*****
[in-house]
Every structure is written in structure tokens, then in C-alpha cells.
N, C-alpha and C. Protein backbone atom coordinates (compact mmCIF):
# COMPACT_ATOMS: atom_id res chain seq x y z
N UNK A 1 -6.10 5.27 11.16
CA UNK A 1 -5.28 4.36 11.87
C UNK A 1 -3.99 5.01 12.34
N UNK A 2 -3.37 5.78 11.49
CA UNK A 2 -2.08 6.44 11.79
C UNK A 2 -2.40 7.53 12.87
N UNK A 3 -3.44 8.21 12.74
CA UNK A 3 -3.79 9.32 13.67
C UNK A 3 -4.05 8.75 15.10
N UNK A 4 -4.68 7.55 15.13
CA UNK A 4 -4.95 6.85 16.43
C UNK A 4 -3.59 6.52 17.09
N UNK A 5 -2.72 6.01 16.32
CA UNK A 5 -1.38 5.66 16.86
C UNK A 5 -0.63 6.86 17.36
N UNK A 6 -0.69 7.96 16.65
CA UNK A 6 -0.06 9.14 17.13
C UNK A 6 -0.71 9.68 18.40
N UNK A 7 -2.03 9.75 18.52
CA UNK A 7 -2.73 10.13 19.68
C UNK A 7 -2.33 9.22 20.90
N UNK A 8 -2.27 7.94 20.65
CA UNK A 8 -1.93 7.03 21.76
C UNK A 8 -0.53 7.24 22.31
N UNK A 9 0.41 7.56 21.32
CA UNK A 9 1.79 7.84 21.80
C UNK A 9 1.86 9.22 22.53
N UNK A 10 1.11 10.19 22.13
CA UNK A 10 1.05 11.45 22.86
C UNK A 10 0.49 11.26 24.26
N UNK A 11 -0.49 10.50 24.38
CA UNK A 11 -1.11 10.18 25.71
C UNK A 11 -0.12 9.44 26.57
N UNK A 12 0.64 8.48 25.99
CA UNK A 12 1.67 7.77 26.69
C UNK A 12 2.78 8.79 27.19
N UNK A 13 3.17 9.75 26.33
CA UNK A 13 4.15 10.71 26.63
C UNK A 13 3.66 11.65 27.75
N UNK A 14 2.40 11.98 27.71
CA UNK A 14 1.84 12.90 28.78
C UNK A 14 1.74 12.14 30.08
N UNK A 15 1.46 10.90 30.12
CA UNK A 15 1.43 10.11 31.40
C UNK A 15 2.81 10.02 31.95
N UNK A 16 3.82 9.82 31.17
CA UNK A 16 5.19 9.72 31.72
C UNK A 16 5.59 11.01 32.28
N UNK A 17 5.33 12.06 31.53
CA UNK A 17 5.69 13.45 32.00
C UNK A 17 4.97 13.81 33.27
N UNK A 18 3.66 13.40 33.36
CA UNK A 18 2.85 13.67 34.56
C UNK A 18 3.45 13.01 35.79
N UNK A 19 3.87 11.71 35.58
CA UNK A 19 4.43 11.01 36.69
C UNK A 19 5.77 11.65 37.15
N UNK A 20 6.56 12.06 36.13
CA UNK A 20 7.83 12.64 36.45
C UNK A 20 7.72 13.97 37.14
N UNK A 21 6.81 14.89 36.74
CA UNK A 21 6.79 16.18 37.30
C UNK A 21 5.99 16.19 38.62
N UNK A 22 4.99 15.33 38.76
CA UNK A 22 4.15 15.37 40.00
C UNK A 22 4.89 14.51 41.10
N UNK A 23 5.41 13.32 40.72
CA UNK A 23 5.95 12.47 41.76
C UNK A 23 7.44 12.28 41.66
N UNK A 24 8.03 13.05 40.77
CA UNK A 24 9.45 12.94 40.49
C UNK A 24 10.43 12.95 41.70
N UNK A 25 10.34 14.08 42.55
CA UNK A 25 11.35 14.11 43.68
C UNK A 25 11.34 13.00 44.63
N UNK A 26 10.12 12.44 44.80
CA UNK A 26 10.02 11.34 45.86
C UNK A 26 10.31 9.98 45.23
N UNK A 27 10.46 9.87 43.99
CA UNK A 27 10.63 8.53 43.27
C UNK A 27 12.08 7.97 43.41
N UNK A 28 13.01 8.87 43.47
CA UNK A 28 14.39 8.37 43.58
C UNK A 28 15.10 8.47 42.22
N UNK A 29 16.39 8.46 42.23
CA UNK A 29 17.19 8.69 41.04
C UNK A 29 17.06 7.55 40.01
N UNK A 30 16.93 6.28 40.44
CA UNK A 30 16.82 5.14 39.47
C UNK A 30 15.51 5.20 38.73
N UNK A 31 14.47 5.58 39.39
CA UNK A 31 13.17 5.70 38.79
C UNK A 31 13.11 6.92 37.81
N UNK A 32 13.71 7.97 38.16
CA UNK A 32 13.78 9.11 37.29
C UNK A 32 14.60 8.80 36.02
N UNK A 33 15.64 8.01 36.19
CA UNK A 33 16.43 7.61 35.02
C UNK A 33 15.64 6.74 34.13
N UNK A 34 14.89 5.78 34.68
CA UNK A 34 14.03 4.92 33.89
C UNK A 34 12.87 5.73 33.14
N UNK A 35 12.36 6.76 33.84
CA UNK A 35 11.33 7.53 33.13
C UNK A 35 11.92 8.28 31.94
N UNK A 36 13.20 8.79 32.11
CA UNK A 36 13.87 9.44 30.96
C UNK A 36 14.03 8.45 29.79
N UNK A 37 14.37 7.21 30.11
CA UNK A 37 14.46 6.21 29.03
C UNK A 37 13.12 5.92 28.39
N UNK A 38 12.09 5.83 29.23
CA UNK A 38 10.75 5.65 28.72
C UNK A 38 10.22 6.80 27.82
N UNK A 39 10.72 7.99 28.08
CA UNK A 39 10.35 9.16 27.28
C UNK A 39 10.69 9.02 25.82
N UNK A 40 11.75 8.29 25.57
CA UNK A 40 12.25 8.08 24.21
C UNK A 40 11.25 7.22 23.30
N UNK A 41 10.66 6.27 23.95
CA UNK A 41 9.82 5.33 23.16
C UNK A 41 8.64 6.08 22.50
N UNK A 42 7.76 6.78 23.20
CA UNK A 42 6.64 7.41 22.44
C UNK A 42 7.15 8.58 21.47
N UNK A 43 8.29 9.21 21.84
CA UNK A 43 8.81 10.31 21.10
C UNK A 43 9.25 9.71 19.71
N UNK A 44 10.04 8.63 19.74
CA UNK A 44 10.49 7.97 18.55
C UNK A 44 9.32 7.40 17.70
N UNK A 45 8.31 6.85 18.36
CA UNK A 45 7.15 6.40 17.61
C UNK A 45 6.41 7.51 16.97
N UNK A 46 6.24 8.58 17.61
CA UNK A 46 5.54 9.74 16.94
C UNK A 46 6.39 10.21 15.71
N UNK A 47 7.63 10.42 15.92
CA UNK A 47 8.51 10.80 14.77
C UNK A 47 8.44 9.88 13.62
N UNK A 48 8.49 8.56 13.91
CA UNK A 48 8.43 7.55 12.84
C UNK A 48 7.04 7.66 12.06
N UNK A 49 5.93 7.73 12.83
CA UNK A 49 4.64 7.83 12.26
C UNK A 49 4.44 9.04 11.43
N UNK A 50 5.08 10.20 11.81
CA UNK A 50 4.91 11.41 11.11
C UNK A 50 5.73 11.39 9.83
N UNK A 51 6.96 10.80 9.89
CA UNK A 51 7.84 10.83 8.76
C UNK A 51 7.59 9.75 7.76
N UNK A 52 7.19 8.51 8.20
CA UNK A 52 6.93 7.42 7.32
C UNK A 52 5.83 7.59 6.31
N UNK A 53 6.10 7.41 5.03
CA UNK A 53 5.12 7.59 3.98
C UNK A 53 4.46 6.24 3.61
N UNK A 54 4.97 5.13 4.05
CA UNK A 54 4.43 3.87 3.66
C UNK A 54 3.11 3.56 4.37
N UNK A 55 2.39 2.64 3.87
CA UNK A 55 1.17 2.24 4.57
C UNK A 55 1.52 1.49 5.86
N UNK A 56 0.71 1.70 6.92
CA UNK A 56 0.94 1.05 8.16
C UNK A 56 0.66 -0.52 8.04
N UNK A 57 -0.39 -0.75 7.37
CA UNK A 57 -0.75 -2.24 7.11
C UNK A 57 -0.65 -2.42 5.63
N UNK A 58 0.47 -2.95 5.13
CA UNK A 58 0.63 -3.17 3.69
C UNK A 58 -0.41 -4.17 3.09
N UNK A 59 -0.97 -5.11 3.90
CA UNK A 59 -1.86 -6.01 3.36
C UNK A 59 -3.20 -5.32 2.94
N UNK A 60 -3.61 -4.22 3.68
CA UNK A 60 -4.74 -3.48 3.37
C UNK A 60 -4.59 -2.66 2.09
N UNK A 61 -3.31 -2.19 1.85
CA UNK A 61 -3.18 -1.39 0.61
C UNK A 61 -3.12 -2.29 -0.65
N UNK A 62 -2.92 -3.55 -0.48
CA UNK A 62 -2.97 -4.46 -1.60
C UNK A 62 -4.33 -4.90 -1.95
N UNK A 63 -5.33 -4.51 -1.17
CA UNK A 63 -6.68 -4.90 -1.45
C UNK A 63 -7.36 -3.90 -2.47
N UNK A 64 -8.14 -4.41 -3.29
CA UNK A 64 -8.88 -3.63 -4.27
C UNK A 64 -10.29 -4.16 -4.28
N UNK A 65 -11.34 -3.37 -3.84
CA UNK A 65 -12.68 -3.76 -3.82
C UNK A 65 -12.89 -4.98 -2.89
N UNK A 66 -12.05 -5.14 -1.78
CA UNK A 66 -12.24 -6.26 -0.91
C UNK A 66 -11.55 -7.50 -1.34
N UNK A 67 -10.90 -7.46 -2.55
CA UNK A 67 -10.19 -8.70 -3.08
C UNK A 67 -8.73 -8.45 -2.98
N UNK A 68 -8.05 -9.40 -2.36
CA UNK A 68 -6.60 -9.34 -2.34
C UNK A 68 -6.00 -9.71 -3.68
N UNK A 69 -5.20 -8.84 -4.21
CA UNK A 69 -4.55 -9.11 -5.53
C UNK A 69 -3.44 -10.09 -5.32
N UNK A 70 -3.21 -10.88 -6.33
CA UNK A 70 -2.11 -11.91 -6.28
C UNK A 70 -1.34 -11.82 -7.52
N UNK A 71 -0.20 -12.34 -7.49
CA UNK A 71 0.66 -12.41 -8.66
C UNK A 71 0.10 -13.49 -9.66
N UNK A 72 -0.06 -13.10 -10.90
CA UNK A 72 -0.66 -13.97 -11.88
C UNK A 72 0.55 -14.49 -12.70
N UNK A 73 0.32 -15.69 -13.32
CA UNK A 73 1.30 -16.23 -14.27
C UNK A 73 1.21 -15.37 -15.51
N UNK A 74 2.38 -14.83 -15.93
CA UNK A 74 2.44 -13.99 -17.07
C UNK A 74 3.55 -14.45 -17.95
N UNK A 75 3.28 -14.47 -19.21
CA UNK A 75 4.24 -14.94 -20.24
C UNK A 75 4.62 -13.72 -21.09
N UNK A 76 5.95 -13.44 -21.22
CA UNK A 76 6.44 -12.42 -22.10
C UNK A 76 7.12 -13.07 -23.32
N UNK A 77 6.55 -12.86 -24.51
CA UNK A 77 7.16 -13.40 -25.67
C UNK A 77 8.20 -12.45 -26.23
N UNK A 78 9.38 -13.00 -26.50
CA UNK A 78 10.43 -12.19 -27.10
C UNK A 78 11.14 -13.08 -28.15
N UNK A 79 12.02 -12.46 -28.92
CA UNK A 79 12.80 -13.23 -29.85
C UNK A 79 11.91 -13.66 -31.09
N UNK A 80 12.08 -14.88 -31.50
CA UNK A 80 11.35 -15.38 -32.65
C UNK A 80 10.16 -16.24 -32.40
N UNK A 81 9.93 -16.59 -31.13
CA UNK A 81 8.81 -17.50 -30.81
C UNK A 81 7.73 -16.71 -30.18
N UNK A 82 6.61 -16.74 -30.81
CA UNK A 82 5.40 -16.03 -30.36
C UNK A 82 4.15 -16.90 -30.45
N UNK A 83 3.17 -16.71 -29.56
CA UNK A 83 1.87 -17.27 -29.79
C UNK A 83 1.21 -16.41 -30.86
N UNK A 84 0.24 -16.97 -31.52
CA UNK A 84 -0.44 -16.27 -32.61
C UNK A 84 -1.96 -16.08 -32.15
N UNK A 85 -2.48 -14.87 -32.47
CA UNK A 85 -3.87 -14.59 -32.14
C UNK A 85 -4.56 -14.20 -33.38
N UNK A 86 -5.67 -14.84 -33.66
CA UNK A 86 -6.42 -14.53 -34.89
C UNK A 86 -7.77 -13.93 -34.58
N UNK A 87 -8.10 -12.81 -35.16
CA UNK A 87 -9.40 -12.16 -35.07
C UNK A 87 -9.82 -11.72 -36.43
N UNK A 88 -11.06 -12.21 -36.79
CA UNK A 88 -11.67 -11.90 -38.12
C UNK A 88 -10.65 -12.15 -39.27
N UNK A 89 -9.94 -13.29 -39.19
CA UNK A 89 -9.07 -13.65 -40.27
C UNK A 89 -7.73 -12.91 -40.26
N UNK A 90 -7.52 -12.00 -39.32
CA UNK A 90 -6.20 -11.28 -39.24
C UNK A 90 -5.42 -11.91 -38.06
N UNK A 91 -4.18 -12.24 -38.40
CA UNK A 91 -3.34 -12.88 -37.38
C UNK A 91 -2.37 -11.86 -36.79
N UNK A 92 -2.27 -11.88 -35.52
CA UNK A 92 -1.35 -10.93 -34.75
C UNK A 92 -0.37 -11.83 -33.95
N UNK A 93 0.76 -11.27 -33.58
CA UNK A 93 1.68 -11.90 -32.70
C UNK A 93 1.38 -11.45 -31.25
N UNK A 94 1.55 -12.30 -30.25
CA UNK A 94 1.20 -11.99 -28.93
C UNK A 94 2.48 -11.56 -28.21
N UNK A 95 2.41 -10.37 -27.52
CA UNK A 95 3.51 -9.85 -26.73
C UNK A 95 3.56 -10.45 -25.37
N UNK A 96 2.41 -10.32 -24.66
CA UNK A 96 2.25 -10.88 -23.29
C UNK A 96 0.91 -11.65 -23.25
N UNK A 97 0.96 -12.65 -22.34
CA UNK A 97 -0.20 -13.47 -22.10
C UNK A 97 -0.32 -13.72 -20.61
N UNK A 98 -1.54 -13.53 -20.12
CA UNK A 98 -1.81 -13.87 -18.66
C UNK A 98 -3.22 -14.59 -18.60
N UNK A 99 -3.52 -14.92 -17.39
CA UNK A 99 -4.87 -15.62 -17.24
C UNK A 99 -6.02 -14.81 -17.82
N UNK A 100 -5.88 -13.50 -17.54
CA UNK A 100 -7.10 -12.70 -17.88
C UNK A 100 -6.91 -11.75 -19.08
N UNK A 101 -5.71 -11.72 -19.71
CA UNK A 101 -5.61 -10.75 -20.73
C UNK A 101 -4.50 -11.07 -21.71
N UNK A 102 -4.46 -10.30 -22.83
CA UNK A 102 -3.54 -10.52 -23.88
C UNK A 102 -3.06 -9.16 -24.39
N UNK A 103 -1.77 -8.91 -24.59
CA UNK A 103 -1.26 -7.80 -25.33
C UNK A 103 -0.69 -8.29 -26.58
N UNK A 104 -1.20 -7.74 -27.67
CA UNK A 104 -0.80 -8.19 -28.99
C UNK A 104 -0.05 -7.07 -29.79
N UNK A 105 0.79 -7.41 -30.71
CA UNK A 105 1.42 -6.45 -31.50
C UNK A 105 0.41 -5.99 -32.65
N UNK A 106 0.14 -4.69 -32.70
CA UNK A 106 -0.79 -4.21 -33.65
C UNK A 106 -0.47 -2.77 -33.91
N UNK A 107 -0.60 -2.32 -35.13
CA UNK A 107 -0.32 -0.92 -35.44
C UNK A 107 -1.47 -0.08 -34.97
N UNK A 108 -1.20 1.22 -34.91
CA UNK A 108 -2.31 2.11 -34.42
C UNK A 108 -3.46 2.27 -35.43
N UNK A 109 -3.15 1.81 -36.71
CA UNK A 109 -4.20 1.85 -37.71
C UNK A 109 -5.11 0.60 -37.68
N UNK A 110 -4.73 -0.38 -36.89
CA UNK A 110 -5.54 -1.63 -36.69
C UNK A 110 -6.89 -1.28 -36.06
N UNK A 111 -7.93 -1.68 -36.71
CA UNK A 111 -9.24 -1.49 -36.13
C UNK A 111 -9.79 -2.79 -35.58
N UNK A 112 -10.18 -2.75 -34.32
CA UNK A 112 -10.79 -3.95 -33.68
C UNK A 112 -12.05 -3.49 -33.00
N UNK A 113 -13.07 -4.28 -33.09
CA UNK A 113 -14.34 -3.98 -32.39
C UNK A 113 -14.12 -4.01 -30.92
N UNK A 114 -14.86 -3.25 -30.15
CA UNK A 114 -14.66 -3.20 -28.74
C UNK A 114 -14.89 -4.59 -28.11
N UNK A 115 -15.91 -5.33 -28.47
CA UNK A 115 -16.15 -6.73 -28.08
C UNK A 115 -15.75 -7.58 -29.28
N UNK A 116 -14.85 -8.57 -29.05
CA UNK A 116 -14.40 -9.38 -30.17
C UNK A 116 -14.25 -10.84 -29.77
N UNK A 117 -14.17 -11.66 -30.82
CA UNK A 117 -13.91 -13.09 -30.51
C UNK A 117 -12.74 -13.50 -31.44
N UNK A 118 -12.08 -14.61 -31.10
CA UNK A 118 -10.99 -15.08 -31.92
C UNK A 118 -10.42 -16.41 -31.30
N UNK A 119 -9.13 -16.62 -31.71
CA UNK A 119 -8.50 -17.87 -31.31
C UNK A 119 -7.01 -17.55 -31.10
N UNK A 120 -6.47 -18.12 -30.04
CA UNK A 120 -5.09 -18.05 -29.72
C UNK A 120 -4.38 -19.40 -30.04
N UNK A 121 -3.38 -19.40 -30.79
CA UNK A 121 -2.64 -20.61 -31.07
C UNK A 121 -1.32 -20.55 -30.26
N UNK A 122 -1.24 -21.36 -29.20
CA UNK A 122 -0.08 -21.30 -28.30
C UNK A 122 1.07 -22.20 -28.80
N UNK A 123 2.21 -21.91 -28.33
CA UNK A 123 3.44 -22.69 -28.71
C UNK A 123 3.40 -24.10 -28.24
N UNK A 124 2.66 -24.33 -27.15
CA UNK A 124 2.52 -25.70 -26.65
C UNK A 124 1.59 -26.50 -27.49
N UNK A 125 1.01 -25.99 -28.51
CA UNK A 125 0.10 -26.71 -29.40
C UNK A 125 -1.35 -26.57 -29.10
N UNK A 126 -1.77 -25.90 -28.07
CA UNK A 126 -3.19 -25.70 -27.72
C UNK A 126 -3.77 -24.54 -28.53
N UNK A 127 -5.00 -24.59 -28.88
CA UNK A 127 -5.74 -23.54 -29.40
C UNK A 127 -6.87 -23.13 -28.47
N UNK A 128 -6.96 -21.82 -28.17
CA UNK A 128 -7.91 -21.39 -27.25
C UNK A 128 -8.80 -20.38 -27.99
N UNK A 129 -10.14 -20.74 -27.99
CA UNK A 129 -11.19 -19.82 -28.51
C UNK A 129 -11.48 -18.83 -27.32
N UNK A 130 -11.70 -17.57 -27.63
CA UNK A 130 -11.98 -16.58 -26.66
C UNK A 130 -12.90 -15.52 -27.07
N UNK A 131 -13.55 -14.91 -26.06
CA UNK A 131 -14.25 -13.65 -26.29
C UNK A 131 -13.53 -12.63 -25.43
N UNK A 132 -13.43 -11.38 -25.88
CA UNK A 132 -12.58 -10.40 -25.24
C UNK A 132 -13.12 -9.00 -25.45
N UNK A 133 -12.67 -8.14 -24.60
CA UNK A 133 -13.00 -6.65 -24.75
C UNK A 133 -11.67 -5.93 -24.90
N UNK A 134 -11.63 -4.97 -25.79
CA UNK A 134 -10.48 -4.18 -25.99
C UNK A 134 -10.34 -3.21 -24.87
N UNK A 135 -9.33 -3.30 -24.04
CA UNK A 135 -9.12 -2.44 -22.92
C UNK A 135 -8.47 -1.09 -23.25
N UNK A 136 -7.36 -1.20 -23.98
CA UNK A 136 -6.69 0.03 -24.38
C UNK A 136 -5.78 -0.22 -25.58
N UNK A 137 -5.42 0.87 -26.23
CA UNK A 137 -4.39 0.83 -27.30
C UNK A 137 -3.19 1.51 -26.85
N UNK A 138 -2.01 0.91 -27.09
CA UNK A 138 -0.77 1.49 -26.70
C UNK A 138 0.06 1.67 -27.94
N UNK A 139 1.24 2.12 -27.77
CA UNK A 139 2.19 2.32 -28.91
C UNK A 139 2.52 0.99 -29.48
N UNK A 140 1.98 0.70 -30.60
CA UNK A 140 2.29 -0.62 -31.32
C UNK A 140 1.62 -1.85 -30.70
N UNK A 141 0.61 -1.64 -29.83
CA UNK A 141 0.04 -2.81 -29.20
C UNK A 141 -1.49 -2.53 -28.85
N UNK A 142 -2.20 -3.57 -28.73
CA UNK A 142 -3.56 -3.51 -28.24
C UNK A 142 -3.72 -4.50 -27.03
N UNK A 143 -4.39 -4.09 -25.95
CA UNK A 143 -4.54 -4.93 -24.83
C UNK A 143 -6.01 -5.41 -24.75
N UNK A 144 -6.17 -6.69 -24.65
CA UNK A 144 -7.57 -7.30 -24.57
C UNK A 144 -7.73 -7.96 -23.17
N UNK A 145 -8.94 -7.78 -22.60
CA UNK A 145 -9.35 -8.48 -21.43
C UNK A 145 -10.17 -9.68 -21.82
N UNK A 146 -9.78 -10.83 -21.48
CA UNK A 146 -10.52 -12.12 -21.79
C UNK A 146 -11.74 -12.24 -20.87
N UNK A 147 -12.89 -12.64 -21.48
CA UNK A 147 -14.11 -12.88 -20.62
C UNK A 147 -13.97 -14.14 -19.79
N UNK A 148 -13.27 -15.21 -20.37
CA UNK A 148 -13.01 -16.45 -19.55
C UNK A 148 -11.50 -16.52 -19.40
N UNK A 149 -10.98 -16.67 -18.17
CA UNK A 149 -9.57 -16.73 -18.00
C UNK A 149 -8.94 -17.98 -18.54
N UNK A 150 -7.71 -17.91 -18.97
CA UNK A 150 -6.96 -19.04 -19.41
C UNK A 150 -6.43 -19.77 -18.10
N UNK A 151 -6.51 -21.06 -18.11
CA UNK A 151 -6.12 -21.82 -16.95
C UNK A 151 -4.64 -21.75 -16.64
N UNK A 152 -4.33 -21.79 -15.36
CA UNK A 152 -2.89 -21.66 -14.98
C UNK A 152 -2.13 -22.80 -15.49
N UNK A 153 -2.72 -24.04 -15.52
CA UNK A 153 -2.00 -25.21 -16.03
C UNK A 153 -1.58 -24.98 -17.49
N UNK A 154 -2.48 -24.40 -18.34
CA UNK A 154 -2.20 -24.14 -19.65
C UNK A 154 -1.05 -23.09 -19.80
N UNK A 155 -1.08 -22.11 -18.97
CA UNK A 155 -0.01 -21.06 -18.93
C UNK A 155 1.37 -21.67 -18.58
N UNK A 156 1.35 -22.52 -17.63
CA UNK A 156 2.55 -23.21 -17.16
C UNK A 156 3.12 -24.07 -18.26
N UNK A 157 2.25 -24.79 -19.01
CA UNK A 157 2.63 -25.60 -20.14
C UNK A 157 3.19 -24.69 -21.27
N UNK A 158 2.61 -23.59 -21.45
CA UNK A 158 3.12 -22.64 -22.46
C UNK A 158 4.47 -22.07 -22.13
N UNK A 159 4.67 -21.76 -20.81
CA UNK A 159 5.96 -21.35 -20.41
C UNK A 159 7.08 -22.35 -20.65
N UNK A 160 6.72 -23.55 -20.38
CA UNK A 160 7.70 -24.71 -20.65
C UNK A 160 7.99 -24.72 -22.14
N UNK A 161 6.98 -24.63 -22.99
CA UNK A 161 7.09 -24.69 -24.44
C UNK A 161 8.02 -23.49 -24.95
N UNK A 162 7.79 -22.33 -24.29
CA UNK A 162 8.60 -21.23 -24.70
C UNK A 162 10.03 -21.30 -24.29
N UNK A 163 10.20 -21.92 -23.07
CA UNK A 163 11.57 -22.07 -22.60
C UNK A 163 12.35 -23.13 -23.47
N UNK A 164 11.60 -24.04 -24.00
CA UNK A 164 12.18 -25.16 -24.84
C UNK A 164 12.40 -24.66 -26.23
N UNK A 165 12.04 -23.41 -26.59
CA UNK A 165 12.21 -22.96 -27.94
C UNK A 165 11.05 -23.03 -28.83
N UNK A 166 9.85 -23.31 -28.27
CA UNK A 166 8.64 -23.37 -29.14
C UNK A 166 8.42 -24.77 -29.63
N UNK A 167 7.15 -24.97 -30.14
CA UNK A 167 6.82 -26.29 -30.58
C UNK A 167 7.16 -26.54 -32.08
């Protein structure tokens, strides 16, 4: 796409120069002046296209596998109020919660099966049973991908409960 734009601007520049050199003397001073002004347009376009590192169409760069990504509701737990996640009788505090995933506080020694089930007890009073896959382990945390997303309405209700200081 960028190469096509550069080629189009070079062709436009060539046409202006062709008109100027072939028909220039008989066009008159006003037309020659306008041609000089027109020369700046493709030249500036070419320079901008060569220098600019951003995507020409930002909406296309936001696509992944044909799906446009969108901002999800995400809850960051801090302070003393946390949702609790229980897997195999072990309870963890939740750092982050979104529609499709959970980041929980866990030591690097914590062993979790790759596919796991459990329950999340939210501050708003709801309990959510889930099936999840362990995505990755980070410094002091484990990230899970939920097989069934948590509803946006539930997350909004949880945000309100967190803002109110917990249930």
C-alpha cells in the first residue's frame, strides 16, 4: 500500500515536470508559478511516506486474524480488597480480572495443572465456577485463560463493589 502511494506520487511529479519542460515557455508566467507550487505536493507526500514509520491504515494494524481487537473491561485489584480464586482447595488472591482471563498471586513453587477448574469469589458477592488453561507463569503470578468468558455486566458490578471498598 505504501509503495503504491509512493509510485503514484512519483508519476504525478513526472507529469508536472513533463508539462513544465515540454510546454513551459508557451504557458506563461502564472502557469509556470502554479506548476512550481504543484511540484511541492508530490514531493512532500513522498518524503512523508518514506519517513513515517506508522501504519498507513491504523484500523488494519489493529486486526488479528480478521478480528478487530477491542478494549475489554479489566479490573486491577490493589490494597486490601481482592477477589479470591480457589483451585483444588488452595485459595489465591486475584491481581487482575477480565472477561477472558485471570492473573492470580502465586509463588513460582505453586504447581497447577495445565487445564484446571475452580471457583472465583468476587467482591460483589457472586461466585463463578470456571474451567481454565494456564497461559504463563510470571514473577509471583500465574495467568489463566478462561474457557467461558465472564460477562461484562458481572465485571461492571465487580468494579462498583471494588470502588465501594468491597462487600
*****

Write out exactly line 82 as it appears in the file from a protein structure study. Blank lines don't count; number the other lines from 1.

C UNK A 26 10.31 9.98 45.23